On the last day of 2022, more than 30,000 male and female applicants from across Pakistan flocked to the capital in order to appear for a written test for the job of a constable (BS-07) in the Islamabad police force. The stadium at which the test was held was packed to the brim, filled as if a football match was about to commence. However, there were only 1,667 vacant positions.

Seats for this post are allocated on open merit and the regional quota is further subdivided for women and minorities. All the candidates had to have completed their matric and had to pass an endurance test, after which the shortlisted candidates were called for the written test.

The reality is that the number of people who turned up for the written test would have been a lot higher if there were no physical criteria which had to be met. This episode is an alarming and depressing reminder of the limited opportunities that are available to the formally educated youth of Pakistan and serves as a microcosm of the issues they are facing.

Much has been written in the media by leading economists, former finance ministers and State Bank governors about the macroeconomic challenges Pakistan is currently confronting. However, the issue of employment generation and job creation has often been overlooked, or simply avoided, since we are grappling with the larger and more immediate questions about debt repayment, the boom-and-bust cycle and the country's precarious flirtation with default.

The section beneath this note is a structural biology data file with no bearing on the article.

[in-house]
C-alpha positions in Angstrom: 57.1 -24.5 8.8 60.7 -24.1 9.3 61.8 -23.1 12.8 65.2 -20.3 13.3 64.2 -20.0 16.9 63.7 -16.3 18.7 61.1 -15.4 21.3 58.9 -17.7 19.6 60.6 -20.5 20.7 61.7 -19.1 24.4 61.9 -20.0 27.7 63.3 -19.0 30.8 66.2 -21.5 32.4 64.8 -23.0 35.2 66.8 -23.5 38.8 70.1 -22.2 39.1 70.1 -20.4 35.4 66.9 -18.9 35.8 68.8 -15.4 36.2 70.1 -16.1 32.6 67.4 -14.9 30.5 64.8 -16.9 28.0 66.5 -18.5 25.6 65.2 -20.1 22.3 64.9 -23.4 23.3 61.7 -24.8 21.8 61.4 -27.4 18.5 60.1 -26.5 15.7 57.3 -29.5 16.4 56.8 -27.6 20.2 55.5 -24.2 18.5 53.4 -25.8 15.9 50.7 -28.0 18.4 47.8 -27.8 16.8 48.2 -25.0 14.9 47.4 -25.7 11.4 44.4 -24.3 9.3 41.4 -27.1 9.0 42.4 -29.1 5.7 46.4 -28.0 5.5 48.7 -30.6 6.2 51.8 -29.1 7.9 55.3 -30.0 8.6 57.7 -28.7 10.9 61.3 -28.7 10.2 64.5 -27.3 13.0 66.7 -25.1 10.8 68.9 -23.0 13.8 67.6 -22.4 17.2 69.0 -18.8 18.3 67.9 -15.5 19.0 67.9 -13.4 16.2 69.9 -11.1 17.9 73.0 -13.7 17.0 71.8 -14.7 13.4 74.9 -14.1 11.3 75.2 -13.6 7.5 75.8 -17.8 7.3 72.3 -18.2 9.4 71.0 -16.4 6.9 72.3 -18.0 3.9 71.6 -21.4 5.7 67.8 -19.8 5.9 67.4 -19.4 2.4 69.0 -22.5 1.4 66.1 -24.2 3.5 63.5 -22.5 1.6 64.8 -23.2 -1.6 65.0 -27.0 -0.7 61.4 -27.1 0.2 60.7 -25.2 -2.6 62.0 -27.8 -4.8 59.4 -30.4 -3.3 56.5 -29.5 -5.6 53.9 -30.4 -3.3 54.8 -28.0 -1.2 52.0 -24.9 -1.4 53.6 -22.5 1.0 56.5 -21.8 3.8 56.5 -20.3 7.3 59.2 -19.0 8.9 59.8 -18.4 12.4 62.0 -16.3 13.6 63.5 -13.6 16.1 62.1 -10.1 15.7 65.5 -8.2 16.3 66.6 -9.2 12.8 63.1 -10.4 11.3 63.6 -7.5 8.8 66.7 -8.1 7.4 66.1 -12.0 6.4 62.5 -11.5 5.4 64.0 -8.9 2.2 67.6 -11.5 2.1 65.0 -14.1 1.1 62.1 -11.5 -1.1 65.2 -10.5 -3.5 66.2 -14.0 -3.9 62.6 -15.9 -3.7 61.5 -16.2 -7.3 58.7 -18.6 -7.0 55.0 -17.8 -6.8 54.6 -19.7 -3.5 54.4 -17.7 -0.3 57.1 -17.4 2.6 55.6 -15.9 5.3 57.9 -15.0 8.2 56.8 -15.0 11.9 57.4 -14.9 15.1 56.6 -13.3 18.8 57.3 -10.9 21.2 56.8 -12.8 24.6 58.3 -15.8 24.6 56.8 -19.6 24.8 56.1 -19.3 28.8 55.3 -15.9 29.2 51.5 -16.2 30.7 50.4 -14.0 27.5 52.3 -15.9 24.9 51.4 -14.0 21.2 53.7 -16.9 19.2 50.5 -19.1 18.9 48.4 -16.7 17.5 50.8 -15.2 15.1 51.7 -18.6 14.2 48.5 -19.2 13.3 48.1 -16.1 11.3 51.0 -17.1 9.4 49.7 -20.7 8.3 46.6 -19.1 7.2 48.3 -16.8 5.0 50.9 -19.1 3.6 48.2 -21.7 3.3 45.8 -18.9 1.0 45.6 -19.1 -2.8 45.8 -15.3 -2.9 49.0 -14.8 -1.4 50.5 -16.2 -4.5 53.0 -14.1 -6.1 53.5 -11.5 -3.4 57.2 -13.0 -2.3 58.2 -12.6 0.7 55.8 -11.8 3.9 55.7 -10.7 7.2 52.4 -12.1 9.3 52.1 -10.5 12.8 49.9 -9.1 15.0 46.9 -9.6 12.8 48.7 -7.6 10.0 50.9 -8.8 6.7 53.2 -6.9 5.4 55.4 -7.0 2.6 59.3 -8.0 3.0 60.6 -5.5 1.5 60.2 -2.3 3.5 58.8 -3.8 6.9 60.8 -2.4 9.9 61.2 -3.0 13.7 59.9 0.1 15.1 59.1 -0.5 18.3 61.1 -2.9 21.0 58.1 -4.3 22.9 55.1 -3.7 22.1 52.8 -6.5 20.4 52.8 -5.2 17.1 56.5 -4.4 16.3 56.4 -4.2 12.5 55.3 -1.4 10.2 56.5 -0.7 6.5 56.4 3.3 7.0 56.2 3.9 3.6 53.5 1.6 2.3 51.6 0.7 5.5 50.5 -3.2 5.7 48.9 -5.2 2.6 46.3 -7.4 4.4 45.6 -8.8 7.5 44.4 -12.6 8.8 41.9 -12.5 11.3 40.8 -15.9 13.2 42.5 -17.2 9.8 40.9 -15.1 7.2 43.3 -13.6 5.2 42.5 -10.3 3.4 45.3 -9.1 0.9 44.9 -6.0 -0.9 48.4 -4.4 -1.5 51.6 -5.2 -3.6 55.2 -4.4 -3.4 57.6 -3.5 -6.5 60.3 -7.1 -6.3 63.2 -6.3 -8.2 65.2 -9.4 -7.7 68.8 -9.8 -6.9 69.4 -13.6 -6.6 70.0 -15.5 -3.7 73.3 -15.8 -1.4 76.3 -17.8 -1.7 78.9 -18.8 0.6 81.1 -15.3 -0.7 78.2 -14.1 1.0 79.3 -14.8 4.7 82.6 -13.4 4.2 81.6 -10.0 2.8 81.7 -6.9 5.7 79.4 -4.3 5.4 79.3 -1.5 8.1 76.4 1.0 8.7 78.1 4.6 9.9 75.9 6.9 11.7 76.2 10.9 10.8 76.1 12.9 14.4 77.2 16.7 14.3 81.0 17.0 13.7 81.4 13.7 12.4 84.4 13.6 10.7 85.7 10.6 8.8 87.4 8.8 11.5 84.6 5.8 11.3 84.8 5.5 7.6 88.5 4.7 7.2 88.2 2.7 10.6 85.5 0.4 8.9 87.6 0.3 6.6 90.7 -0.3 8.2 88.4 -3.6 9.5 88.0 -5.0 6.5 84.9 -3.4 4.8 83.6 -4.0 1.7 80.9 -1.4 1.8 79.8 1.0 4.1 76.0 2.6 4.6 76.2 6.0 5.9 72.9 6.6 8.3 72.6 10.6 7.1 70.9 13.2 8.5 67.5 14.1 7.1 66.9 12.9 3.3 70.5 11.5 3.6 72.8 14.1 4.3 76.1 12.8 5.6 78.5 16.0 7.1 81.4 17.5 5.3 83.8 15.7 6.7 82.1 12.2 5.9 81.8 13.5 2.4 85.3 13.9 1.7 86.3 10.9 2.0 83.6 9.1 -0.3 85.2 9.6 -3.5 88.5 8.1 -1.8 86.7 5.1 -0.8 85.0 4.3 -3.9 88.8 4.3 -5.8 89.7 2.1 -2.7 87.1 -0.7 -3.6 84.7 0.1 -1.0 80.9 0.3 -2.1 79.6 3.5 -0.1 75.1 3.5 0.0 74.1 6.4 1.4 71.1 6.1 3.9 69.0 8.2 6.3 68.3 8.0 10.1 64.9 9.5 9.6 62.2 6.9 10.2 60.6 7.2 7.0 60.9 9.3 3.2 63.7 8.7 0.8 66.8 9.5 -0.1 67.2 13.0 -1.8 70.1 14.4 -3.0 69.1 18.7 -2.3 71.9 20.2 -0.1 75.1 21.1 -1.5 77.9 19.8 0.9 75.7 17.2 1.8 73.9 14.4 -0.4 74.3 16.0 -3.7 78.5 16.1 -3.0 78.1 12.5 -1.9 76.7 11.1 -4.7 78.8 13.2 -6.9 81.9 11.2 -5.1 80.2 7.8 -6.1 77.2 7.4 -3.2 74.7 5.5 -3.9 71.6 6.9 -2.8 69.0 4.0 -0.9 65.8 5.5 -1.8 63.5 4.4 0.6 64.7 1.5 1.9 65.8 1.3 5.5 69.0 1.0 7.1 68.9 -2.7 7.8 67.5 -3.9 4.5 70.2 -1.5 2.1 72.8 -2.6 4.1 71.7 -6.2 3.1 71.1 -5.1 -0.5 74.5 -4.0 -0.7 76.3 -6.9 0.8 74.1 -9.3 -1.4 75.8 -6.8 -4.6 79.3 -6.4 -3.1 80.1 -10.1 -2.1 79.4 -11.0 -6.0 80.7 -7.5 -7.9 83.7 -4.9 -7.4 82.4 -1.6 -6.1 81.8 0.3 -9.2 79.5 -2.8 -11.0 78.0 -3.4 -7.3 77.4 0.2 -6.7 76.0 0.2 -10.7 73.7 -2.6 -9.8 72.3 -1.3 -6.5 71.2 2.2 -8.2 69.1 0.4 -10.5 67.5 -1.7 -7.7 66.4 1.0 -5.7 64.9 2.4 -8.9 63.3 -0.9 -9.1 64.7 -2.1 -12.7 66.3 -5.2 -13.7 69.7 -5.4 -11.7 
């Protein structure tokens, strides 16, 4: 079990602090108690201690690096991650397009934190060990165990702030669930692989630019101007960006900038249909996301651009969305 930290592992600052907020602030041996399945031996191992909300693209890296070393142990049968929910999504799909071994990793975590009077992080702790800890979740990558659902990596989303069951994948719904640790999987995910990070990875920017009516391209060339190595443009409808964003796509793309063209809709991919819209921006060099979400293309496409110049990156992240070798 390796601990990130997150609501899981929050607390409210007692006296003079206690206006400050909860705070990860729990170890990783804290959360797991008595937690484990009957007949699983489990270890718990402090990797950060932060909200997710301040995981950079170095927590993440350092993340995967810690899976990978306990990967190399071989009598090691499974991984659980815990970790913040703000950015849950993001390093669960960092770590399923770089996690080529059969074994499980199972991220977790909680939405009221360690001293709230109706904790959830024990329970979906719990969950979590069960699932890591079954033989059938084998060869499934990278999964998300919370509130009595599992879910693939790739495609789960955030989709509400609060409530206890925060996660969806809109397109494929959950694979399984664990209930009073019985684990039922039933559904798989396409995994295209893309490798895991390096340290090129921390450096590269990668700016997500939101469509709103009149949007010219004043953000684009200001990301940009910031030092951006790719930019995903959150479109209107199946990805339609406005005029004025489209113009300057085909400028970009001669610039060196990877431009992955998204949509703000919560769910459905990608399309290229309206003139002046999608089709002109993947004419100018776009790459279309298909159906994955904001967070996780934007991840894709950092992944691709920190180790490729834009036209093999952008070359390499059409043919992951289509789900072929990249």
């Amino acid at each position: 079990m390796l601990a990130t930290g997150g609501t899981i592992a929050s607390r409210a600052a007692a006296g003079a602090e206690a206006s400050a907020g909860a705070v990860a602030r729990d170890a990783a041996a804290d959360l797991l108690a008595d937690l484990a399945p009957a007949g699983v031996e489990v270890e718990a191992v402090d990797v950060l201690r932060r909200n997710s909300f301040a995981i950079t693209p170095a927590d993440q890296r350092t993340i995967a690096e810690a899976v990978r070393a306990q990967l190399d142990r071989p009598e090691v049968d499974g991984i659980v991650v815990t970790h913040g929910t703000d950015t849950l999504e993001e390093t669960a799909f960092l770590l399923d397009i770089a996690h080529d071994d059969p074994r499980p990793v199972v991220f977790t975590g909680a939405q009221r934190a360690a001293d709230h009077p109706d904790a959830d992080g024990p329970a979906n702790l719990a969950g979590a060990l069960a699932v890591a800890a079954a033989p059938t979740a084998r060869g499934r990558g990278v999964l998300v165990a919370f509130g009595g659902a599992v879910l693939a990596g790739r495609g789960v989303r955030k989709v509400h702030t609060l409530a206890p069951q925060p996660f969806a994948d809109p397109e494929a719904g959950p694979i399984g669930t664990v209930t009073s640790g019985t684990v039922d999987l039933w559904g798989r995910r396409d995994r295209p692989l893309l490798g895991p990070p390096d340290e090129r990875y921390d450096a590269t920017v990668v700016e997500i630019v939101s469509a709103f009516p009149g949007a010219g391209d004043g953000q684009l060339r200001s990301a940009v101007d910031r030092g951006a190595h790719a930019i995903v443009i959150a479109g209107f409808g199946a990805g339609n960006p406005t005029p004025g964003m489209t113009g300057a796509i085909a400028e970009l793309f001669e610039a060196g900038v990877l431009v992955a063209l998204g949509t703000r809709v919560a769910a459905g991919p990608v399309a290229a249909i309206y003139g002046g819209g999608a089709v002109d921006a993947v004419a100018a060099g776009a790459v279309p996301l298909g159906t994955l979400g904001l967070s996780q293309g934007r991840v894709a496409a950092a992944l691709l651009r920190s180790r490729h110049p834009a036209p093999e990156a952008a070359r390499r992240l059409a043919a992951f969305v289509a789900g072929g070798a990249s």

Although Pakistan is facing many challenges on the economic front, youth unemployment might be one of the most dangerous ones. Not only does it compound the country's macroeconomic issues but it also leads to the much dreaded 'brain drain'

Ultimately, only the private sector can offer a sustainable solution to job creation in Pakistan. Hence, it is imperative that the public sector and spheres of governance ensure that a suitable environment is created for business, in which the private sector can grow and thrive.

But there are certain infrastructural and regulatory obstacles that keep the private sector from growing in the country and thus leave a large chunk of Pakistan's educated youth unemployed.

Power outages, a lack of investment in research and development and a volatile political situation are some of the factors which have limited the employment opportunities that are created for Pakistan's youth. Another major employment challenge facing Pakistan is that a large portion of the...

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